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What You Need to Know About Soft Contact Lenses

Soft contact lenses are unquestionably the most commonly prescribed contact lens available. Made of soft, flexible plastic, it is estimated that about 87% of contact lens wearers in the U.S. wear soft lenses.

Brief History

In 1971, Bausch & Lomb introduced the first commercially available soft contact lens. For years, this conventional soft daily wear lens was the only type of soft contact lens available. This lens ideally was meant to last between 6 and 12 months and required daily cleaning and weekly enzymatic treatment.

In 1981 the FDA approved the first contact lenses approved for extended or overnight wear.

It wasn’t until 1991 that the first frequent-replacement contact lenses were sold. Frequent-replacement contacts are typically replaced every 1 to 3 months. The next year, 1992, disposable contacts (disposed every 2 weeks or less) were introduced.

In less than a decade, frequent-replacement and disposable lenses became the lenses of choice for the vast majority of eye care providers. Today approximately 75% of soft contact lens patients are wearing some sort of frequent-replacement or disposable lens. Frequent-replacement and disposable contacts are available as both daily and extended wear.

Soft Contact Lens Options

As implied, daily wear contacts are removed and cleaned daily, while extended wear lenses can typically be worn continuously for up to 7 days (or more as CibaVision’s Focus Night & Day contacts have been approved for up to 30 days continuous wear).

Disposable contacts are, as the name implies, disposed on a regular period, while the non-disposable contacts are cleaned and disinfected before reinserting the contacts.

Patients who choose extended wear should be aware of the added risk of eye infections and complications that come with sleeping in contacts. I typically discourage extended wear, but will fit contacts as extended wear only after the patient understands the added risk and agrees to be seen for more frequent follow-ups. I also will use a silicone hydrogel lens material for these patients.

Types of Soft Contact Lenses Available

Soft contact lenses are available for a variety of visual corrections.

For patients with significant astigmatism, I will often use a soft toric contact lens. Toric contacts have improved greatly over the last few years. Indeed, many patients who have never been able to wear contacts due to their astigmatic prescription are now able to successfully wear contact lenses.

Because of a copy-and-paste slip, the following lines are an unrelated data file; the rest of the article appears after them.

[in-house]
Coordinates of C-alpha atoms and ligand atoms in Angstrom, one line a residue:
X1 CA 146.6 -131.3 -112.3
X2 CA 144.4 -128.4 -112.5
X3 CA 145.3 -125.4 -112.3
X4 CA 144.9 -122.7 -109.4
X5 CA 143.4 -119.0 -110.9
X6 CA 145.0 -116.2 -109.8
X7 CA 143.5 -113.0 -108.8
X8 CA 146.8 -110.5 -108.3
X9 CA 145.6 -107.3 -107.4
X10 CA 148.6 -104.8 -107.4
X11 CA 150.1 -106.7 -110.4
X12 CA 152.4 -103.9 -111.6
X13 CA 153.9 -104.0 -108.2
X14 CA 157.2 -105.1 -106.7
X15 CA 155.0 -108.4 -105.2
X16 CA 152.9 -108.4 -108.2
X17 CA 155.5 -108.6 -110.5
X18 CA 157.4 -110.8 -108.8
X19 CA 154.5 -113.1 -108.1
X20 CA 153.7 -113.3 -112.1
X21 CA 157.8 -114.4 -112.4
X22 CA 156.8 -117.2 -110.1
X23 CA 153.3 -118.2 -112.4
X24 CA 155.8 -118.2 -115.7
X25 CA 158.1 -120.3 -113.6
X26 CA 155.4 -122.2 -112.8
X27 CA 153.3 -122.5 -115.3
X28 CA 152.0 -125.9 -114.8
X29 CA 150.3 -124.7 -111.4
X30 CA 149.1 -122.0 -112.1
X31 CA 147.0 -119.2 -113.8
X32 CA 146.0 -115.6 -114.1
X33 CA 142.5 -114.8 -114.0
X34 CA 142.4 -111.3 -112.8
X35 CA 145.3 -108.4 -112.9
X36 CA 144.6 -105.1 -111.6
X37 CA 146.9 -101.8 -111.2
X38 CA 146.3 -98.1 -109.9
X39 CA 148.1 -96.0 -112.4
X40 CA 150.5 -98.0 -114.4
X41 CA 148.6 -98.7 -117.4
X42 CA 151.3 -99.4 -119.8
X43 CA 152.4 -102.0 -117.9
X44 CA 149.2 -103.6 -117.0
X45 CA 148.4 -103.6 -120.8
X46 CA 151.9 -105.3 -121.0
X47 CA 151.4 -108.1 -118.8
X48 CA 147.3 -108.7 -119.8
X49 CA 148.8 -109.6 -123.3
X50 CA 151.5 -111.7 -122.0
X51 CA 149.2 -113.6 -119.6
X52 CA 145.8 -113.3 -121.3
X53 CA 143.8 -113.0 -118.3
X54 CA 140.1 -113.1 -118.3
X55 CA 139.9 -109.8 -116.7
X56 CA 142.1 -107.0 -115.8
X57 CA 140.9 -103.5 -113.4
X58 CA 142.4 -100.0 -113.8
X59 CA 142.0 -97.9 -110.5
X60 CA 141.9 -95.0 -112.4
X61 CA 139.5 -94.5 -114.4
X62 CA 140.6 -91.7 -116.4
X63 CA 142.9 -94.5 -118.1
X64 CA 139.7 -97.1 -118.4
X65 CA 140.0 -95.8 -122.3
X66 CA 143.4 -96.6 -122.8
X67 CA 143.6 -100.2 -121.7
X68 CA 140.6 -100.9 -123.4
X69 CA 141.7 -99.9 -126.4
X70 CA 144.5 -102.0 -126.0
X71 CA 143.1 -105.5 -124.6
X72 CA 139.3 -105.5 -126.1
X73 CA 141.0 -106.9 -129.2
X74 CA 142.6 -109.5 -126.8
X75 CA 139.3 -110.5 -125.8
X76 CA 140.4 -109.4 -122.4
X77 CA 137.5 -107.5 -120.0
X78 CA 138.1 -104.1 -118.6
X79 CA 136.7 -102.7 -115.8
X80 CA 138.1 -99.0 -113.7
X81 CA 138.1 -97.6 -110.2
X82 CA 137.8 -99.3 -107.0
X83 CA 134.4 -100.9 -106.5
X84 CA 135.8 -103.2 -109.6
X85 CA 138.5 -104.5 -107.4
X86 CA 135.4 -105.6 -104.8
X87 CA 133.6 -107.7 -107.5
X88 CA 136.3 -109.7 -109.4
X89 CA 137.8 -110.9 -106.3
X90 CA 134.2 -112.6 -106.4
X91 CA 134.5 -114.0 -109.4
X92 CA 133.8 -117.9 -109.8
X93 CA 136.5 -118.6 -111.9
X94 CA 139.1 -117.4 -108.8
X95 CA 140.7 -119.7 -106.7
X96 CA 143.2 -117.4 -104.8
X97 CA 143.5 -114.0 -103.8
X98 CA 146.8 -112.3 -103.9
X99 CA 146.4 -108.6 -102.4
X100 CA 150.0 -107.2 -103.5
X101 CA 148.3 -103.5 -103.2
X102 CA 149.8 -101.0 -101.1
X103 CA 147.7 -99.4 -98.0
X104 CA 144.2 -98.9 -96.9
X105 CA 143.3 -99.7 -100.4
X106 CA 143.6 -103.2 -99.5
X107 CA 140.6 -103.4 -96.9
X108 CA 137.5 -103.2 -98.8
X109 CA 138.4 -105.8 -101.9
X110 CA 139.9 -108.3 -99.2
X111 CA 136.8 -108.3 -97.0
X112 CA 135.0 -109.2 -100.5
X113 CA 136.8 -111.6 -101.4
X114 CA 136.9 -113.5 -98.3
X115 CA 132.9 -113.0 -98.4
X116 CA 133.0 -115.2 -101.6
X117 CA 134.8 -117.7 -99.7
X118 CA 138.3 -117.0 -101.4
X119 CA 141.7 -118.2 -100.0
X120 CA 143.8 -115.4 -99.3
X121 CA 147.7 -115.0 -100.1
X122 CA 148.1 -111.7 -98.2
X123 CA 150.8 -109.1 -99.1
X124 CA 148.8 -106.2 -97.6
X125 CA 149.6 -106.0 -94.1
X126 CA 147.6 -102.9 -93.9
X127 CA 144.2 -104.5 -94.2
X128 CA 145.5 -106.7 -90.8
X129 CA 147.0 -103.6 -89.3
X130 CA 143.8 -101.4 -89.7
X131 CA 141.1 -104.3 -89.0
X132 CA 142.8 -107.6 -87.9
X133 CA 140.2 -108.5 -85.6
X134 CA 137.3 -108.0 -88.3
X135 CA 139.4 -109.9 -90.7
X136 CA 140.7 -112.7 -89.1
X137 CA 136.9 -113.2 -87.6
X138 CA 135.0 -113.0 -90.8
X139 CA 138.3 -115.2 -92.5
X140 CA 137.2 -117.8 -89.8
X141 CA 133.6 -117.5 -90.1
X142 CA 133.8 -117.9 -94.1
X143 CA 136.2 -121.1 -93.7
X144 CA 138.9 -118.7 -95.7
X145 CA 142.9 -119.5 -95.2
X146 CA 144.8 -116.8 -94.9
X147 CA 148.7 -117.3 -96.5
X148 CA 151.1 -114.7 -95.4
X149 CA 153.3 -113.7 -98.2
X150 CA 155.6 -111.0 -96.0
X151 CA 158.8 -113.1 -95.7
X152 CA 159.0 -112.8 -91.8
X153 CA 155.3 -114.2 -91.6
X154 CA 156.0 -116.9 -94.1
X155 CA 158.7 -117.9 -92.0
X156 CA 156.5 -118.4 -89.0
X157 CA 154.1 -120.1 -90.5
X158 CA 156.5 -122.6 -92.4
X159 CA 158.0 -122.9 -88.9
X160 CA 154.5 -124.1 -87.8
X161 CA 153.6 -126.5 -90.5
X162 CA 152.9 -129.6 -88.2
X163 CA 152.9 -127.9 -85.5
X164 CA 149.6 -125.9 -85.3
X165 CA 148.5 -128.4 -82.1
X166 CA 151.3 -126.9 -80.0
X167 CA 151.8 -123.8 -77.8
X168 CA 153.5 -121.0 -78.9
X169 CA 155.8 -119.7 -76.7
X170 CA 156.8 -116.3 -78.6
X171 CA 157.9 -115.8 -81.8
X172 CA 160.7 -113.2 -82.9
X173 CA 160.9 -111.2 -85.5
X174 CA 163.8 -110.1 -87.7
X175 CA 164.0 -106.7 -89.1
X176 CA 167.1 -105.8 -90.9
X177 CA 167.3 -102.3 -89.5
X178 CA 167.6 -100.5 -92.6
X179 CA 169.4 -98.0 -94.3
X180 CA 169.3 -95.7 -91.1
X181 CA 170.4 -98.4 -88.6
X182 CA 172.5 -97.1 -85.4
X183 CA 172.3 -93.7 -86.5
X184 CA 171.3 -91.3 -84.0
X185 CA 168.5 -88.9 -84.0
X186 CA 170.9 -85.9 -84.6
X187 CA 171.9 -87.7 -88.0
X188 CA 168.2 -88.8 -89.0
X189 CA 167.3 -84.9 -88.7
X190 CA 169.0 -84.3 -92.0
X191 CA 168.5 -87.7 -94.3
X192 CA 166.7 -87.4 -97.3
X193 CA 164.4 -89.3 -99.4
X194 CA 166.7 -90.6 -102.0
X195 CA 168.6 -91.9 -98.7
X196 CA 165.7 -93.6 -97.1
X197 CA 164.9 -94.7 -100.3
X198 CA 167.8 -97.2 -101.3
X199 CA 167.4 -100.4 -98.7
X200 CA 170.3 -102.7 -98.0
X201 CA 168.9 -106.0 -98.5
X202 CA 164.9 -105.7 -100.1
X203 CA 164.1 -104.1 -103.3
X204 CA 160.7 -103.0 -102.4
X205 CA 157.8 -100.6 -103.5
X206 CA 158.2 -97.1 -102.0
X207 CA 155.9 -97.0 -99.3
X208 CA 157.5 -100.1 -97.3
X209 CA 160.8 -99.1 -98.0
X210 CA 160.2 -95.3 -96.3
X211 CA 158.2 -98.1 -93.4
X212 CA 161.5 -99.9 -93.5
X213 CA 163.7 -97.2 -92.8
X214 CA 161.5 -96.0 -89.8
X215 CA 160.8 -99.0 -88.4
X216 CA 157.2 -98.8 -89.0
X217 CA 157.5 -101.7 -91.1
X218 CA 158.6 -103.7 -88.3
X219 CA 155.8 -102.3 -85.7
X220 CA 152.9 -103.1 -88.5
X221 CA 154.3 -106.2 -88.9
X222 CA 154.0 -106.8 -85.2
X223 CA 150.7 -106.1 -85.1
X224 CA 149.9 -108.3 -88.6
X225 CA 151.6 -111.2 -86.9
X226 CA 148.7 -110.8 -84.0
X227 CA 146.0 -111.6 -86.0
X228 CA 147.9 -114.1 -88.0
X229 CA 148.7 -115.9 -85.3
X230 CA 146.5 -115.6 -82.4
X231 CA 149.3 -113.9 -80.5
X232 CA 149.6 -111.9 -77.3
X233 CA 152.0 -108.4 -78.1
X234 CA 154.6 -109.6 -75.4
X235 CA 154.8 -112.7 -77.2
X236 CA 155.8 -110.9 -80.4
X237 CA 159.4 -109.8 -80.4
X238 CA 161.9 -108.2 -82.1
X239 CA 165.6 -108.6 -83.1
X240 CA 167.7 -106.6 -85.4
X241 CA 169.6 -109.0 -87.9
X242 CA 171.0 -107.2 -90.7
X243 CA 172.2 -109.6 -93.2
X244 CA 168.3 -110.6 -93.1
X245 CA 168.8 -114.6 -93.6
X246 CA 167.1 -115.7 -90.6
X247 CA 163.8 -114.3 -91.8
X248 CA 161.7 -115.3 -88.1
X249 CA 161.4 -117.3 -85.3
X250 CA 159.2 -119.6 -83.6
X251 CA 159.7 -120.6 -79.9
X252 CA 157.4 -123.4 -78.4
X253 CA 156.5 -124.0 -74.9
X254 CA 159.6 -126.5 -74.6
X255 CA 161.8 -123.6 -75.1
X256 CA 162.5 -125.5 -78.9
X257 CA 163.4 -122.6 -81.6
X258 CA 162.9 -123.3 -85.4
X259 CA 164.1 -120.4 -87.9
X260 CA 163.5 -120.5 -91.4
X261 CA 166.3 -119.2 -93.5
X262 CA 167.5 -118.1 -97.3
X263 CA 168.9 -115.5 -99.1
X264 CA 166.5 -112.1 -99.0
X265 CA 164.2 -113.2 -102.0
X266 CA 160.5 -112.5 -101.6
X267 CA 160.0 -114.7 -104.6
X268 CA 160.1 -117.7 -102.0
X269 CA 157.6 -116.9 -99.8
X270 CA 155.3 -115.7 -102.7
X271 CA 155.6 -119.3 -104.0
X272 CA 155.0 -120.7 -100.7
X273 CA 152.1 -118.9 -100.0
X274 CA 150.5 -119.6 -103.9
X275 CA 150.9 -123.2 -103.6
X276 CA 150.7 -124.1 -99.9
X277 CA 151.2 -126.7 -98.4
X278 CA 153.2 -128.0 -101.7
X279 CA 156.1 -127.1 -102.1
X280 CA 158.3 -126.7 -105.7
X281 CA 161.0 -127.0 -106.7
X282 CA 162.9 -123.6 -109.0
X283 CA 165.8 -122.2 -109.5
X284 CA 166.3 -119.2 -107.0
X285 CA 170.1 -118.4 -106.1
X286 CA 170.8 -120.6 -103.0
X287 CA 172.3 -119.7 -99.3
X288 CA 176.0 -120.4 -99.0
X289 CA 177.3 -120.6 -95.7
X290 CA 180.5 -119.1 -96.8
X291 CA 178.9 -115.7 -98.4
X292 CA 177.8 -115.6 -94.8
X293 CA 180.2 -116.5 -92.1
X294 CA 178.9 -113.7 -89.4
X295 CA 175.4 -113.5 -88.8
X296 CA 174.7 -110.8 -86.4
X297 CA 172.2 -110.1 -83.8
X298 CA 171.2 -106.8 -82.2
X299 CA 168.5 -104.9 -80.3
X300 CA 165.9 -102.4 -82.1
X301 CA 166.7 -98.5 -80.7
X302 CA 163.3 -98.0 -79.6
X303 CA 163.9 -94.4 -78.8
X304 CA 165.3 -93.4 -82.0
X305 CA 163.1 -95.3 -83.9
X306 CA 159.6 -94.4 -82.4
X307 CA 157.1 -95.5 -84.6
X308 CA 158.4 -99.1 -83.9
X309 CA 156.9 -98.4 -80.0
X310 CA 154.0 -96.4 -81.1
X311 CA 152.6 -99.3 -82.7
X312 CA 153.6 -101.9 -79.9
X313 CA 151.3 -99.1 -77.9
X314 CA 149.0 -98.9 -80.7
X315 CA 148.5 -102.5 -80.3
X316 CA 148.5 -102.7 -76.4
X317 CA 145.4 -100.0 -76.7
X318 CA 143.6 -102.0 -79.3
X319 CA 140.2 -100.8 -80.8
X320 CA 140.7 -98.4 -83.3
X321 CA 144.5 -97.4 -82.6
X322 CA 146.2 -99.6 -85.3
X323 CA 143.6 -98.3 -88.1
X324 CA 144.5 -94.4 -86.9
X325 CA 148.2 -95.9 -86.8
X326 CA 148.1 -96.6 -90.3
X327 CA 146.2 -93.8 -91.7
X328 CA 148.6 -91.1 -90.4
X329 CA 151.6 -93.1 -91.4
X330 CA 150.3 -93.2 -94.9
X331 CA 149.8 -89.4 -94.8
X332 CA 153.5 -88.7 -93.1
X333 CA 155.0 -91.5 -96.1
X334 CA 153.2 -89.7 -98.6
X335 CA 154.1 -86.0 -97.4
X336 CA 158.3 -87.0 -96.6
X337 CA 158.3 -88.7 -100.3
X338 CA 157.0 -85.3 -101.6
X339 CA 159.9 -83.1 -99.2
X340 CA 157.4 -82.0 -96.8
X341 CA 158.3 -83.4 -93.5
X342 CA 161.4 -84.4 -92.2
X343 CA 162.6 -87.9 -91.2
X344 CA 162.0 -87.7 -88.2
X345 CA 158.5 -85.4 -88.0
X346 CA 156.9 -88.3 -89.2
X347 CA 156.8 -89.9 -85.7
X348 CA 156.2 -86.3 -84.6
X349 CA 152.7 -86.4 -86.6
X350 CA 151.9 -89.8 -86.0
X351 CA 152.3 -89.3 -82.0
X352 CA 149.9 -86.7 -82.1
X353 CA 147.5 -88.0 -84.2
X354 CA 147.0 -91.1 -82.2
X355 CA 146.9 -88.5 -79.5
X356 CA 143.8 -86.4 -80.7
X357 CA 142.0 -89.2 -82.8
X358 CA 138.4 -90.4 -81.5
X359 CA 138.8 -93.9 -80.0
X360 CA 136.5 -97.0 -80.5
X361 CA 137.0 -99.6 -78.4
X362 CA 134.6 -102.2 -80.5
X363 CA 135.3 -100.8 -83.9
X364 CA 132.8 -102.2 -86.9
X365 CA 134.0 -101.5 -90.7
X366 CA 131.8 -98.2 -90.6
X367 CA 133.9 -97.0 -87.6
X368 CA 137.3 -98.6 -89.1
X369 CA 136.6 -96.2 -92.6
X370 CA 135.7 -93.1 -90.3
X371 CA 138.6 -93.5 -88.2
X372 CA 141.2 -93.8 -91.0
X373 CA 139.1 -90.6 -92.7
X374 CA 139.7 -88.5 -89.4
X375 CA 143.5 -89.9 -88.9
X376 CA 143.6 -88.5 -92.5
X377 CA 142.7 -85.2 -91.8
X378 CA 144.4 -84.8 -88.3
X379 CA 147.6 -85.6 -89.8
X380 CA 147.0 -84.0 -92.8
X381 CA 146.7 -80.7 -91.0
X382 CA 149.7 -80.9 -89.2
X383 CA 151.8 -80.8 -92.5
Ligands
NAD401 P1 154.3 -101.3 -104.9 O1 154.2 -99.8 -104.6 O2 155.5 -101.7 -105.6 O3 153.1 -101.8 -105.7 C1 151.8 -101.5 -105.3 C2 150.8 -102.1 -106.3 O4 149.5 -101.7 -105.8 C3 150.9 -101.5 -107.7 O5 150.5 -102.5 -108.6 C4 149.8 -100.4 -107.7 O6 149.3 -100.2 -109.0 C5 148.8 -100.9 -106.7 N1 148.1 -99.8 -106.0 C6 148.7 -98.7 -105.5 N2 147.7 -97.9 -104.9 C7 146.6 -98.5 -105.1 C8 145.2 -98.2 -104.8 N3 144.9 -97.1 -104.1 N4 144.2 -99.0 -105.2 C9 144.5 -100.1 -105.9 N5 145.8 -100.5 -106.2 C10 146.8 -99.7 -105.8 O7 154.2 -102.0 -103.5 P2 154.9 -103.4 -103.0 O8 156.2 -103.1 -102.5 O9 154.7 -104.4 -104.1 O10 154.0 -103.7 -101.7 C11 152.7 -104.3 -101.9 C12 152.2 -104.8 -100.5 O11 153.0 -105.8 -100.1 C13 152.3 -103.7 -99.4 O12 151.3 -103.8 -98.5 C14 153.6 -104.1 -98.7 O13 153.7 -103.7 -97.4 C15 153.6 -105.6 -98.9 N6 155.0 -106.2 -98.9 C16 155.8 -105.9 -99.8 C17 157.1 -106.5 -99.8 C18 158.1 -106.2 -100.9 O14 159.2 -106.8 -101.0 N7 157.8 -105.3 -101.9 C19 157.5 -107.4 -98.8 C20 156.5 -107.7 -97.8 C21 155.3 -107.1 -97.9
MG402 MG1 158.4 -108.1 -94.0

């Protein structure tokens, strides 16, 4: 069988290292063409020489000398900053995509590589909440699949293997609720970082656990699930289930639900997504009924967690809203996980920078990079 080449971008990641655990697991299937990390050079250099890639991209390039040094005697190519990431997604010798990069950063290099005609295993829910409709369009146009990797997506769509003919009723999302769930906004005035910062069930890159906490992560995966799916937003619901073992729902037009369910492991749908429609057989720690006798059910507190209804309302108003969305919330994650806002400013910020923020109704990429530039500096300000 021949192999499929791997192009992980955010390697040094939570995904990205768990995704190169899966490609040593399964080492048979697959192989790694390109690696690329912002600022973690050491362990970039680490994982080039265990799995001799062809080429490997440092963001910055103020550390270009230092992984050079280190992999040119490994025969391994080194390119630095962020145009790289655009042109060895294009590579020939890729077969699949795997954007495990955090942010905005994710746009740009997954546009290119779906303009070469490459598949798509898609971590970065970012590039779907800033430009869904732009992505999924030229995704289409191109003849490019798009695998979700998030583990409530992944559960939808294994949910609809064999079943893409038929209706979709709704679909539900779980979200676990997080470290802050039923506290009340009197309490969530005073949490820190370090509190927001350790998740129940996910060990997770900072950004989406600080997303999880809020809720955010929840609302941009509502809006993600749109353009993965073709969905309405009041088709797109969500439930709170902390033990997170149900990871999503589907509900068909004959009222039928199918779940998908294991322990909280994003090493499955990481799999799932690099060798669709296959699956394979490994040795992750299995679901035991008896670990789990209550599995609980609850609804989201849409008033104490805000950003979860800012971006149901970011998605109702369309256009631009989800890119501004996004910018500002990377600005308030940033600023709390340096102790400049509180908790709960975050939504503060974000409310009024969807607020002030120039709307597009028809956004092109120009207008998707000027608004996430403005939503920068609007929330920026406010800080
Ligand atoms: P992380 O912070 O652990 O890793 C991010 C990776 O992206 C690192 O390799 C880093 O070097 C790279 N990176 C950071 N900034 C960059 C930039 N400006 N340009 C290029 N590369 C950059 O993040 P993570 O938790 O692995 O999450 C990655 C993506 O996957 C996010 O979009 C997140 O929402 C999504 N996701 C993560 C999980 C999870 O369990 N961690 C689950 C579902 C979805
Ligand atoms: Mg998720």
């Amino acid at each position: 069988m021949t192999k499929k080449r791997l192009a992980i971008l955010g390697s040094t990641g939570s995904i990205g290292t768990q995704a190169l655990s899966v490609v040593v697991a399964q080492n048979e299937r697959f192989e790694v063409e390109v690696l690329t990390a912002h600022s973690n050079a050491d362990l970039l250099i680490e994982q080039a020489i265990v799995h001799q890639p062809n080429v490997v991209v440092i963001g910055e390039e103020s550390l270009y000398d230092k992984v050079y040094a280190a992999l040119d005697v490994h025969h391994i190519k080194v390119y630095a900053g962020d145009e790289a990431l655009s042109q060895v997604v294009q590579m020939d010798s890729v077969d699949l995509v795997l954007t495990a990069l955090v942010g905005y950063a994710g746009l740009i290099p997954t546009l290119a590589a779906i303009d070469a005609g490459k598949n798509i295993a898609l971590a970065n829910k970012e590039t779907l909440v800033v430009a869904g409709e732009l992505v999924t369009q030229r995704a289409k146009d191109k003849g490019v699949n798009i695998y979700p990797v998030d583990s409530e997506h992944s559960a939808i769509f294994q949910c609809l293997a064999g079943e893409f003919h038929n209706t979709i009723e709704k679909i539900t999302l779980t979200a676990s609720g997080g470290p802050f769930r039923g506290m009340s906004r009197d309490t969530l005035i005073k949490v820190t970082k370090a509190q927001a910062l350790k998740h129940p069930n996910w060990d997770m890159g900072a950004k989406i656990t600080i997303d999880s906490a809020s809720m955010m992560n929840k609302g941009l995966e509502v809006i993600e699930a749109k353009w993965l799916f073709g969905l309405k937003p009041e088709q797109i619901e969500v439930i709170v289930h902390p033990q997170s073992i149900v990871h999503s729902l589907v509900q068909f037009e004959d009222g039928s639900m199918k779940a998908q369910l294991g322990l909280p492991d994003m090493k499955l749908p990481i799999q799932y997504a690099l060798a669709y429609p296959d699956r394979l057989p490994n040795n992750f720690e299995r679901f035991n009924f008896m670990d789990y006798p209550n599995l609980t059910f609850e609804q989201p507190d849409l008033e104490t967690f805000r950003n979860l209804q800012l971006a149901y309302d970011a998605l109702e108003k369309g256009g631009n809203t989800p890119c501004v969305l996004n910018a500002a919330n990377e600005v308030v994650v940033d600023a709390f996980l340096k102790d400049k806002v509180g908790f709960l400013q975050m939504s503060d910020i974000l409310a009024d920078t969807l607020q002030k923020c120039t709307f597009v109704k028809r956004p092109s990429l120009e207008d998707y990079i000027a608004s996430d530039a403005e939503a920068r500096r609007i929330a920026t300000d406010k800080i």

Soft bifocal contacts are a relatively recent option for patients requiring a reading prescription or bifocal. Along these same lines, monovision continues to be a good option for these same patients. Monovision correction does not use a bifocal contact, but rather uses one contact for the distance vision (usually the dominant eye) and one contact for the near vision.

Soft contact lenses come as either clear or with a visibility (handling) tint. The visibility generally has no effect on eye color, but is there to help you see the lens while you’re handling it. These lenses are not the same as cosmetic soft contacts.

Cosmetic soft contacts have been popular sellers since their introduction. Now patients with or without a prescription can change the color of their eyes with colored or tinted contacts.

CibaVision’s Wild Eyes contact lenses and CooperVision’s Crazy Lenses are novelty lenses that are fun to fit around Halloween.

Concluding Thoughts

Part of the reason for the success of soft contact lenses is the comfort these lenses offer over rigid gas permeable (RGP) contacts. As a result, they have a much shorter adaptation period. However, in some cases with soft contacts, vision may not be as sharp as with RGP contacts.

When prescribing a soft contact, my first lens of choice is CibaVision’s O2Optix. This lens can be worn for up to one week extended wear or two weeks daily wear. For patients who may not want a disposable lens (this is very rare), I will recommend CibaVision’s Cibasoft Visitint standard daily wear.

For patients who experience drying with their contacts, I will often recommend contacts with newer, moisture-retaining materials. Such contact lenses include Proclear Compatibles by CooperVision and Acuvue Advance with Hydraclear by Vistakon (Johnson & Johnson). Indeed, Vistakon has recently launched the Acuvue Oasys with Hydraclear, which is primarily targeted for patients who experience contact lens dryness.

Regardless of your own situation, chances are good that you will end up wearing a soft lens if you decide to try contacts Be sure to discuss with your eye care provider all the options you may have, given your prescription, age, needs, and expectations.

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